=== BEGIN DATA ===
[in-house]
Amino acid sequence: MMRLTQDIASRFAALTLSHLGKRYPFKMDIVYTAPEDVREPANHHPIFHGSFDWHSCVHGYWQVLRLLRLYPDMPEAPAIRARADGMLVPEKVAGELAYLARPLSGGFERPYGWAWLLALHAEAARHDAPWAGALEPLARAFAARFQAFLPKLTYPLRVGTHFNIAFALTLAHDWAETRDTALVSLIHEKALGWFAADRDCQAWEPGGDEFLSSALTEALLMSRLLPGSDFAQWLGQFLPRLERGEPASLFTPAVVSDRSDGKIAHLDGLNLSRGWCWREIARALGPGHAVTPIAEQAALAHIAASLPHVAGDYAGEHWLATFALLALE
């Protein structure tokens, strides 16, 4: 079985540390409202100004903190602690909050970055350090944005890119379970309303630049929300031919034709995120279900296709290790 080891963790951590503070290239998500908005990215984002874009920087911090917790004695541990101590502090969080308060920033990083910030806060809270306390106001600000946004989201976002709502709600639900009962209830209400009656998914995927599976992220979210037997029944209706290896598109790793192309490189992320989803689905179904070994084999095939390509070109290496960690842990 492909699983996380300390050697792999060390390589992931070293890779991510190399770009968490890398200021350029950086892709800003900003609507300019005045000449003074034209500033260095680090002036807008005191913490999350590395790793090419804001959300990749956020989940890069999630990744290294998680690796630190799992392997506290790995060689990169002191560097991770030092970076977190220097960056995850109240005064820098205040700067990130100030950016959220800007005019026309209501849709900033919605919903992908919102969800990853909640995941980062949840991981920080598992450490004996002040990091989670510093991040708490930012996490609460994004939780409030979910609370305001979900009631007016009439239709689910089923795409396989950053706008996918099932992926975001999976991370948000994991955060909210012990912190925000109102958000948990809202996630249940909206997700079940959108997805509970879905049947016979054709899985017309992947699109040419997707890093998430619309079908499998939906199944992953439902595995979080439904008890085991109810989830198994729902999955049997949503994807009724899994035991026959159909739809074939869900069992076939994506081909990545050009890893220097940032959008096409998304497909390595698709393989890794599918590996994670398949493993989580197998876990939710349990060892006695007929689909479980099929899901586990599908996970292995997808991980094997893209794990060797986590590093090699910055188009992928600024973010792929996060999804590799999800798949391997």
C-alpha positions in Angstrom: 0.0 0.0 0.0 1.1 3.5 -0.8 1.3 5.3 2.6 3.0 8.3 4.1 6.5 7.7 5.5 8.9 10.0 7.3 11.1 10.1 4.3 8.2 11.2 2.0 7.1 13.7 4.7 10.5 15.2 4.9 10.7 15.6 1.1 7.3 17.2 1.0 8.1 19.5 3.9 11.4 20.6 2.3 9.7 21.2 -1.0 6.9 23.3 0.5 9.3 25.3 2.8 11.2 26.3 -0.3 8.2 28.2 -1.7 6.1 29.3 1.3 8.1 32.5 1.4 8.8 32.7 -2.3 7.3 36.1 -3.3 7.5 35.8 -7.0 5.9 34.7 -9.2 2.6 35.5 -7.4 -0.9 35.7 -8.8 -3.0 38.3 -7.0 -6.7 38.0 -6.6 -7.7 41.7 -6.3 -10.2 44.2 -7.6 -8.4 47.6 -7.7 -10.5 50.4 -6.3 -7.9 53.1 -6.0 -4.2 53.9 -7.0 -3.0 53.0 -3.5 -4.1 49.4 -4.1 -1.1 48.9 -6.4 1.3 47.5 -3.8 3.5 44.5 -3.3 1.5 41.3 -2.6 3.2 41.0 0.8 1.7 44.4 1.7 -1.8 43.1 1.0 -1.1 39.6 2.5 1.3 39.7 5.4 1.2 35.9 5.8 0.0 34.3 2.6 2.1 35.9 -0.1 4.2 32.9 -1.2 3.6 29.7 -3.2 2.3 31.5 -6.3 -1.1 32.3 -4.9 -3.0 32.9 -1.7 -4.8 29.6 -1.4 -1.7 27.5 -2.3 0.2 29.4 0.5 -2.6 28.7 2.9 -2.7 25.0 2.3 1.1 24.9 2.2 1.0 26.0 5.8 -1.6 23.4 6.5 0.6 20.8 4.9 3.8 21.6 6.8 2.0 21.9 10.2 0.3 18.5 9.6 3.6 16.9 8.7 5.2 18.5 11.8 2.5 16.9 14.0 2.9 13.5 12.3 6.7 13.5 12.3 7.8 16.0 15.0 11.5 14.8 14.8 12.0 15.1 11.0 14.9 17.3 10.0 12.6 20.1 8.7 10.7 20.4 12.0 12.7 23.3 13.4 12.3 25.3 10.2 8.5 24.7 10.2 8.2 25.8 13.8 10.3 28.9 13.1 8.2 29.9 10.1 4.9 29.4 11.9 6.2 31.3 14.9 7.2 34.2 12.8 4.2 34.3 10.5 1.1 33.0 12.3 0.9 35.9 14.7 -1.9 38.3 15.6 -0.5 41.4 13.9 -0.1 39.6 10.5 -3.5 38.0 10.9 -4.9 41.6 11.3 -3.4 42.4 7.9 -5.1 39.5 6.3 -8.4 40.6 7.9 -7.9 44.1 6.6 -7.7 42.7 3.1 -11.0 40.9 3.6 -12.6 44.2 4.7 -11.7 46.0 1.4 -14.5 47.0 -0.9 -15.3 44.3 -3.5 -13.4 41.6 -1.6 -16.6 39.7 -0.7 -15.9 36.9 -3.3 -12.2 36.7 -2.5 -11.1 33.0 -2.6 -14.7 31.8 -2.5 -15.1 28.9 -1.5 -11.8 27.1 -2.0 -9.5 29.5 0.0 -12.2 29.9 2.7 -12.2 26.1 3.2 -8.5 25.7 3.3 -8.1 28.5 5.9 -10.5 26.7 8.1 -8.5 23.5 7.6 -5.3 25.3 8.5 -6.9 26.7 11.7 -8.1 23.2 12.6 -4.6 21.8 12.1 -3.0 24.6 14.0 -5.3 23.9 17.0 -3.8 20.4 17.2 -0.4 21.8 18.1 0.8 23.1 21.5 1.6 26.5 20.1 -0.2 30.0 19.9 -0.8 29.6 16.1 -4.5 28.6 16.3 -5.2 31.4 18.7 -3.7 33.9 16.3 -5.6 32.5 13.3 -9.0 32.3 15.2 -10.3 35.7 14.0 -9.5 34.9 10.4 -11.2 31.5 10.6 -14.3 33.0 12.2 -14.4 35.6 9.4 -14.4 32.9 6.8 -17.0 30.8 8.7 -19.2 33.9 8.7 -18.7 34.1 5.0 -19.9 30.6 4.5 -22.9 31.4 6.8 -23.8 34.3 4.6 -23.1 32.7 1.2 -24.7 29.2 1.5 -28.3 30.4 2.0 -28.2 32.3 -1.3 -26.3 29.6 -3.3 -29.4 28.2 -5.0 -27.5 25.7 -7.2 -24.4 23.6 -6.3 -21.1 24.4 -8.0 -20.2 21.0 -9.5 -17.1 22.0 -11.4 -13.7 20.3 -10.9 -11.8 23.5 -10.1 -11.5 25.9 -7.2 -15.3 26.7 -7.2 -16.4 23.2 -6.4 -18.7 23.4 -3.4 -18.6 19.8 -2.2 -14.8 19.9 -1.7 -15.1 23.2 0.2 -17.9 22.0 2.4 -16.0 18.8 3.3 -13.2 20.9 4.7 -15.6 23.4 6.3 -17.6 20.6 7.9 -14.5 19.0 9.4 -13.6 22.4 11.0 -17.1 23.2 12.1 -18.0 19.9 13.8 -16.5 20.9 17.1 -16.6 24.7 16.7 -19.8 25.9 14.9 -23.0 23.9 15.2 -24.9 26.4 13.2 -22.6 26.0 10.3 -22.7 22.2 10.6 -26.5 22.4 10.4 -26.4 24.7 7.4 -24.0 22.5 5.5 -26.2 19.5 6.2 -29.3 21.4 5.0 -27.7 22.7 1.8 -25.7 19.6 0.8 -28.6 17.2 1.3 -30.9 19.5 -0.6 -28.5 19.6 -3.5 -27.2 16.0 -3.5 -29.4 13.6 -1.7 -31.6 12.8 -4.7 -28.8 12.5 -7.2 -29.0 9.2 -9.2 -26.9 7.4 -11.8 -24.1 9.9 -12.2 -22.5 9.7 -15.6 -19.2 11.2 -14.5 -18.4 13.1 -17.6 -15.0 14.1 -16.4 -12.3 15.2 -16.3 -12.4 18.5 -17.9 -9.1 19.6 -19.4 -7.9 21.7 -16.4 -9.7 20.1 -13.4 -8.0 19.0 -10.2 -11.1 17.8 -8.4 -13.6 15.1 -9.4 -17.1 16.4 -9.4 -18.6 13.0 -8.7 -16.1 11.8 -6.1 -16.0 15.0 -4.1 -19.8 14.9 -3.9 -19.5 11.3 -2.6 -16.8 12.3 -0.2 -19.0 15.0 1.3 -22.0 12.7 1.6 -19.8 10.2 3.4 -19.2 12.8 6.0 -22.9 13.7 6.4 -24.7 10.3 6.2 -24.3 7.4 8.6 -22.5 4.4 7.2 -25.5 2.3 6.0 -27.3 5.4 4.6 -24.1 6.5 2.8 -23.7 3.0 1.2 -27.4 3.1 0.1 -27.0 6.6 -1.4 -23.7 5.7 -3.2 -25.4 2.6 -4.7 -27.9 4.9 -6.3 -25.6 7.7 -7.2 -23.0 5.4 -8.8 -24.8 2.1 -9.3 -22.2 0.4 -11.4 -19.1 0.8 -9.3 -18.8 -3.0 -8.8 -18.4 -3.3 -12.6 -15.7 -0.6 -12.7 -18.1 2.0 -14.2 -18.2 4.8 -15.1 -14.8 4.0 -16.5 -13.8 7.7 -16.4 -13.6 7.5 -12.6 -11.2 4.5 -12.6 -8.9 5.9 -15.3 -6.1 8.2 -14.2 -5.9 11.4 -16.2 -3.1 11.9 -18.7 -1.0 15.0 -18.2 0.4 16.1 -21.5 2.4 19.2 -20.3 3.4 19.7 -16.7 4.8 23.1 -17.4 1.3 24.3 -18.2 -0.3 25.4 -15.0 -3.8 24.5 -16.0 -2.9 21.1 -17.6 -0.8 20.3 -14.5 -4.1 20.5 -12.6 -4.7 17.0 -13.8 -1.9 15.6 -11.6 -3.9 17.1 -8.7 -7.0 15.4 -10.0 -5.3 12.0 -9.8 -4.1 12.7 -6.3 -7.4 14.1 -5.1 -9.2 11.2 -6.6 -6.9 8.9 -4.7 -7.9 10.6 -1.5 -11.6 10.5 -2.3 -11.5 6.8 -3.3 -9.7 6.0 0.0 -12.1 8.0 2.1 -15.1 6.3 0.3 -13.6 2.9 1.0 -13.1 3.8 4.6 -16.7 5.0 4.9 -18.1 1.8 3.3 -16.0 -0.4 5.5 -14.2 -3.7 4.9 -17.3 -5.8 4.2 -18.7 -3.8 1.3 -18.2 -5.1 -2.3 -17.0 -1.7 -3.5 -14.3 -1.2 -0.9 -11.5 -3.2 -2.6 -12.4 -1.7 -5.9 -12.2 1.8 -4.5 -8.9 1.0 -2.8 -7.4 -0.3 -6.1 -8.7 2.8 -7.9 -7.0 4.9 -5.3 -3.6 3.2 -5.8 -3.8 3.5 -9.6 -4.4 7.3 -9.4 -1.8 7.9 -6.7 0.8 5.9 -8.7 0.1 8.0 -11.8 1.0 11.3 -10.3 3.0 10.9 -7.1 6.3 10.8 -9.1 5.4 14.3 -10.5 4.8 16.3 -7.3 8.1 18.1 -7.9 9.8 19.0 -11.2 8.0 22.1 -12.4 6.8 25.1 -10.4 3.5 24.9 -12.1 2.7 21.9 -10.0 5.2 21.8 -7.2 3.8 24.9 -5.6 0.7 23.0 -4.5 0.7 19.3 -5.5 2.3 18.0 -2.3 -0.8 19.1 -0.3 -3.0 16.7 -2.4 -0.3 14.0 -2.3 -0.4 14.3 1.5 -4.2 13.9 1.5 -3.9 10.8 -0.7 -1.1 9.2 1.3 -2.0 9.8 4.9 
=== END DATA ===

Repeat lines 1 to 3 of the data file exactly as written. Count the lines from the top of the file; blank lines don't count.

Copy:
[in-house]
Amino acid sequence: MMRLTQDIASRFAALTLSHLGKRYPFKMDIVYTAPEDVREPANHHPIFHGSFDWHSCVHGYWQVLRLLRLYPDMPEAPAIRARADGMLVPEKVAGELAYLARPLSGGFERPYGWAWLLALHAEAARHDAPWAGALEPLARAFAARFQAFLPKLTYPLRVGTHFNIAFALTLAHDWAETRDTALVSLIHEKALGWFAADRDCQAWEPGGDEFLSSALTEALLMSRLLPGSDFAQWLGQFLPRLERGEPASLFTPAVVSDRSDGKIAHLDGLNLSRGWCWREIARALGPGHAVTPIAEQAALAHIAASLPHVAGDYAGEHWLATFALLALE
């Protein structure tokens, strides 16, 4: 079985540390409202100004903190602690909050970055350090944005890119379970309303630049929300031919034709995120279900296709290790 080891963790951590503070290239998500908005990215984002874009920087911090917790004695541990101590502090969080308060920033990083910030806060809270306390106001600000946004989201976002709502709600639900009962209830209400009656998914995927599976992220979210037997029944209706290896598109790793192309490189992320989803689905179904070994084999095939390509070109290496960690842990 492909699983996380300390050697792999060390390589992931070293890779991510190399770009968490890398200021350029950086892709800003900003609507300019005045000449003074034209500033260095680090002036807008005191913490999350590395790793090419804001959300990749956020989940890069999630990744290294998680690796630190799992392997506290790995060689990169002191560097991770030092970076977190220097960056995850109240005064820098205040700067990130100030950016959220800007005019026309209501849709900033919605919903992908919102969800990853909640995941980062949840991981920080598992450490004996002040990091989670510093991040708490930012996490609460994004939780409030979910609370305001979900009631007016009439239709689910089923795409396989950053706008996918099932992926975001999976991370948000994991955060909210012990912190925000109102958000948990809202996630249940909206997700079940959108997805509970879905049947016979054709899985017309992947699109040419997707890093998430619309079908499998939906199944992953439902595995979080439904008890085991109810989830198994729902999955049997949503994807009724899994035991026959159909739809074939869900069992076939994506081909990545050009890893220097940032959008096409998304497909390595698709393989890794599918590996994670398949493993989580197998876990939710349990060892006695007929689909479980099929899901586990599908996970292995997808991980094997893209794990060797986590590093090699910055188009992928600024973010792929996060999804590799999800798949391997």